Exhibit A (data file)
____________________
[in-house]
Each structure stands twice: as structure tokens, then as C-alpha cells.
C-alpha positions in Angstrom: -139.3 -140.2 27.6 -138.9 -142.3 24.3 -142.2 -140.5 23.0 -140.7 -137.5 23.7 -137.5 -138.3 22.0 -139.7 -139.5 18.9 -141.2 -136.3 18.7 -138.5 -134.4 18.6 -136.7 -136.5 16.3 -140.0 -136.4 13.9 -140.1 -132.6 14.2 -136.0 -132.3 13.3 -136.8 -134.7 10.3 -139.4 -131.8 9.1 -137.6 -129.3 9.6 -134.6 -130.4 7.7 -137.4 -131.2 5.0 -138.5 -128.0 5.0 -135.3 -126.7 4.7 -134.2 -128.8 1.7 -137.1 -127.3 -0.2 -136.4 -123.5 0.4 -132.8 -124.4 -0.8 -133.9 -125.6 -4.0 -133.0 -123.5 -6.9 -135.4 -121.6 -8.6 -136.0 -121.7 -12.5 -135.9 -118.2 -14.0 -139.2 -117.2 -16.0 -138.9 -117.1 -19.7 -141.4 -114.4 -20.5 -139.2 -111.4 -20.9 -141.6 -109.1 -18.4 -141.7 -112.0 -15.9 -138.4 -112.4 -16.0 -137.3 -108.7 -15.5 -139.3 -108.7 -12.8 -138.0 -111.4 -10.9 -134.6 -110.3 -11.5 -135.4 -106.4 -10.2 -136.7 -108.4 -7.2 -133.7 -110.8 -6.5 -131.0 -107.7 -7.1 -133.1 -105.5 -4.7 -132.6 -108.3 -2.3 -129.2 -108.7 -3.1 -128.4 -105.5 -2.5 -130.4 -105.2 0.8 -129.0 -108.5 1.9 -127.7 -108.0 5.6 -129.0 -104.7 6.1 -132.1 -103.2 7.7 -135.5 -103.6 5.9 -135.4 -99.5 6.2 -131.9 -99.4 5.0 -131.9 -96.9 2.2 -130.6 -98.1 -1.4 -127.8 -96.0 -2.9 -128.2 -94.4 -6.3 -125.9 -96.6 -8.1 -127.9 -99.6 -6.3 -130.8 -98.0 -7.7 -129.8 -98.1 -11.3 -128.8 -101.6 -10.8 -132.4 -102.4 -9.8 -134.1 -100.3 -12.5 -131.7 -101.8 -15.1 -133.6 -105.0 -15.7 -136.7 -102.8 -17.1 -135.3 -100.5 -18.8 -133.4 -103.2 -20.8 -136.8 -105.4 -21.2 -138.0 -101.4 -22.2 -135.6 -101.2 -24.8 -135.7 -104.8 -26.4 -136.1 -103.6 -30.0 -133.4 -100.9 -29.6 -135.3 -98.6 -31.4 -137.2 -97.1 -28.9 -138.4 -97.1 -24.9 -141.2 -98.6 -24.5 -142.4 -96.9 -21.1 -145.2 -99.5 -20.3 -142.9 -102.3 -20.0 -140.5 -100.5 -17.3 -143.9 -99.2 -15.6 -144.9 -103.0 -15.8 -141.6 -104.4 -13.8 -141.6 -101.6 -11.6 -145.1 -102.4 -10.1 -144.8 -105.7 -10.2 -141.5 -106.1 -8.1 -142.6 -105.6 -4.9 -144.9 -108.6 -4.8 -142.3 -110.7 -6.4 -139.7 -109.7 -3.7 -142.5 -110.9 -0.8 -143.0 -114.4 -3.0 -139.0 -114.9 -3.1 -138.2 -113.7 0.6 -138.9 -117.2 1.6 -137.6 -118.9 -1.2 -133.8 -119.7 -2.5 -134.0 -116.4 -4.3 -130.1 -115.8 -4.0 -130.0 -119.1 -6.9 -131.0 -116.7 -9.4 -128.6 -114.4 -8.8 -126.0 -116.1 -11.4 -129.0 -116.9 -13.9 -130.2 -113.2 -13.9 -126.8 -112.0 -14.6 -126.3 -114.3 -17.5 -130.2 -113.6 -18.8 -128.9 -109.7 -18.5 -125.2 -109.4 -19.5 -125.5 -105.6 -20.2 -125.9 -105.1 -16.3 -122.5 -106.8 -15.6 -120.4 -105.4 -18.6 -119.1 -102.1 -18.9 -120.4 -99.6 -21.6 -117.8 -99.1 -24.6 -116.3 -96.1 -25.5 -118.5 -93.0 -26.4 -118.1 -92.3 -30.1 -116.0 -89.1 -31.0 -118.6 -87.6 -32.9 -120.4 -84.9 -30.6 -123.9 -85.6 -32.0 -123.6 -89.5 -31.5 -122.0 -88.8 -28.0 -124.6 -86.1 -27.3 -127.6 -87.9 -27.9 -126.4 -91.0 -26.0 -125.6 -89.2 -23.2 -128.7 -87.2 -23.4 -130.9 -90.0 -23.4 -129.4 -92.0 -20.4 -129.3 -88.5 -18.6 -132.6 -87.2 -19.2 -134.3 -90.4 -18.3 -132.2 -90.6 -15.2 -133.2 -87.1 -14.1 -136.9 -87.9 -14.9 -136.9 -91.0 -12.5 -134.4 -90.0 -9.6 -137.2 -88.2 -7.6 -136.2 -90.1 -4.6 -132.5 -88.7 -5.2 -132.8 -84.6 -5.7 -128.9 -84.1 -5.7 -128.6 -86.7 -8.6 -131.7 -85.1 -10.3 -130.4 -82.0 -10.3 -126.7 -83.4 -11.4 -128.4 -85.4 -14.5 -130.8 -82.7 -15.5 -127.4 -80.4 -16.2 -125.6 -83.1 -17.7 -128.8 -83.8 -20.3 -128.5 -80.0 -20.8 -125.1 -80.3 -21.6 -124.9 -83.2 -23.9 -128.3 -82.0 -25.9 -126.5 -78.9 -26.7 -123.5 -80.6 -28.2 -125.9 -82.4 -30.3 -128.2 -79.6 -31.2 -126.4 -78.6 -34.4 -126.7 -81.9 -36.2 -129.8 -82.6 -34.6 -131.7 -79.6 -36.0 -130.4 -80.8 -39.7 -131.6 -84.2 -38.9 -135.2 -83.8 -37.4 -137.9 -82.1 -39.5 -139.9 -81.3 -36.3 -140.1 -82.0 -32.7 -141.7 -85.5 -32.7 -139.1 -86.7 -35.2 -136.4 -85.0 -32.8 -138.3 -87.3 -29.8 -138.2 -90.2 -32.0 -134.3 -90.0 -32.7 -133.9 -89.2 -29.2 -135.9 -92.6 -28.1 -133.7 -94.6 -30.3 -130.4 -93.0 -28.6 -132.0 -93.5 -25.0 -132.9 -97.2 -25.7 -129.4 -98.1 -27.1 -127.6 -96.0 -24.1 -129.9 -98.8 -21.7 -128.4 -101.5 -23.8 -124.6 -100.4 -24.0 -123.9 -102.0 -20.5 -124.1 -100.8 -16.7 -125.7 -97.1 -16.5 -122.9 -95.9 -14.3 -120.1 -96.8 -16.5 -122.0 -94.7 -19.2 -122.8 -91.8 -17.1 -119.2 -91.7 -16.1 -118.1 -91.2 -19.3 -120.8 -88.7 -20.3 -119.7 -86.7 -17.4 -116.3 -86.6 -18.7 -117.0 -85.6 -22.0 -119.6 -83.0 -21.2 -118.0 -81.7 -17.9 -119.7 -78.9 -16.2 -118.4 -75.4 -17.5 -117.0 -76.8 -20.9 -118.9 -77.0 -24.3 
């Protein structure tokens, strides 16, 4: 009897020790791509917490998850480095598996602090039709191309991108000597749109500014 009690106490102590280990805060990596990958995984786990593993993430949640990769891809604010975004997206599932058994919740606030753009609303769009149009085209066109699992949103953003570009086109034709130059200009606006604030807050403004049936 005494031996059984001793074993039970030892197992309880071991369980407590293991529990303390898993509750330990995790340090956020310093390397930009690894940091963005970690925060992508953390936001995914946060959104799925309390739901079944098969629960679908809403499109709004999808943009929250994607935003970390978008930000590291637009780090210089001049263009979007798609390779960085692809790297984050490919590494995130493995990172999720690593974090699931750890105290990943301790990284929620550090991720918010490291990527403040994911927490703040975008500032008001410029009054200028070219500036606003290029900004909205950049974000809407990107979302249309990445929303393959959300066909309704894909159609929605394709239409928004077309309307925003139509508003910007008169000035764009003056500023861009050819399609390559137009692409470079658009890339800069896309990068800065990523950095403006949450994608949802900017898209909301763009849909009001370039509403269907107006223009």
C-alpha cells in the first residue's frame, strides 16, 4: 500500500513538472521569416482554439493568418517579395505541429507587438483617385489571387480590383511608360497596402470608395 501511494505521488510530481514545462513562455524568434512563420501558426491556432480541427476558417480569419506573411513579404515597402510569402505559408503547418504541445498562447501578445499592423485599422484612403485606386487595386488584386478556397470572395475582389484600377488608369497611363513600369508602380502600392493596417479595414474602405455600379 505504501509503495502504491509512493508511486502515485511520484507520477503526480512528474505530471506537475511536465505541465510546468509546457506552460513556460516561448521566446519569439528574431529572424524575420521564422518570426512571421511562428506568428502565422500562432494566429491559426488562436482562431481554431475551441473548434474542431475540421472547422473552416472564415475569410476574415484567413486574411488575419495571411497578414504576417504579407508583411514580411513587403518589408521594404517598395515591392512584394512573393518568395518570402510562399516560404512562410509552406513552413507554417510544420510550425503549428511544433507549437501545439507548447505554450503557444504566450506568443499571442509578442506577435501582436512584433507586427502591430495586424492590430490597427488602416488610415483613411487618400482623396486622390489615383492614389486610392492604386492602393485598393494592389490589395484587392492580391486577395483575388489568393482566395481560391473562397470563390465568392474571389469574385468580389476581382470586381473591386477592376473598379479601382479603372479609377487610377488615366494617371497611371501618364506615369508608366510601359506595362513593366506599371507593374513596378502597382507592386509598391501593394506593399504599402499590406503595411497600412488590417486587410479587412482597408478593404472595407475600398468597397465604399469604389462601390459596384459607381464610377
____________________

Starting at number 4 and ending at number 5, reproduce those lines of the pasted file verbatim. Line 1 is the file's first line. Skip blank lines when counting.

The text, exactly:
């Protein structure tokens, strides 16, 4: 009897020790791509917490998850480095598996602090039709191309991108000597749109500014 009690106490102590280990805060990596990958995984786990593993993430949640990769891809604010975004997206599932058994919740606030753009609303769009149009085209066109699992949103953003570009086109034709130059200009606006604030807050403004049936 005494031996059984001793074993039970030892197992309880071991369980407590293991529990303390898993509750330990995790340090956020310093390397930009690894940091963005970690925060992508953390936001995914946060959104799925309390739901079944098969629960679908809403499109709004999808943009929250994607935003970390978008930000590291637009780090210089001049263009979007798609390779960085692809790297984050490919590494995130493995990172999720690593974090699931750890105290990943301790990284929620550090991720918010490291990527403040994911927490703040975008500032008001410029009054200028070219500036606003290029900004909205950049974000809407990107979302249309990445929303393959959300066909309704894909159609929605394709239409928004077309309307925003139509508003910007008169000035764009003056500023861009050819399609390559137009692409470079658009890339800069896309990068800065990523950095403006949450994608949802900017898209909301763009849909009001370039509403269907107006223009």
C-alpha cells in the first residue's frame, strides 16, 4: 500500500513538472521569416482554439493568418517579395505541429507587438483617385489571387480590383511608360497596402470608395 501511494505521488510530481514545462513562455524568434512563420501558426491556432480541427476558417480569419506573411513579404515597402510569402505559408503547418504541445498562447501578445499592423485599422484612403485606386487595386488584386478556397470572395475582389484600377488608369497611363513600369508602380502600392493596417479595414474602405455600379 505504501509503495502504491509512493508511486502515485511520484507520477503526480512528474505530471506537475511536465505541465510546468509546457506552460513556460516561448521566446519569439528574431529572424524575420521564422518570426512571421511562428506568428502565422500562432494566429491559426488562436482562431481554431475551441473548434474542431475540421472547422473552416472564415475569410476574415484567413486574411488575419495571411497578414504576417504579407508583411514580411513587403518589408521594404517598395515591392512584394512573393518568395518570402510562399516560404512562410509552406513552413507554417510544420510550425503549428511544433507549437501545439507548447505554450503557444504566450506568443499571442509578442506577435501582436512584433507586427502591430495586424492590430490597427488602416488610415483613411487618400482623396486622390489615383492614389486610392492604386492602393485598393494592389490589395484587392492580391486577395483575388489568393482566395481560391473562397470563390465568392474571389469574385468580389476581382470586381473591386477592376473598379479601382479603372479609377487610377488615366494617371497611371501618364506615369508608366510601359506595362513593366506599371507593374513596378502597382507592386509598391501593394506593399504599402499590406503595411497600412488590417486587410479587412482597408478593404472595407475600398468597397465604399469604389462601390459596384459607381464610377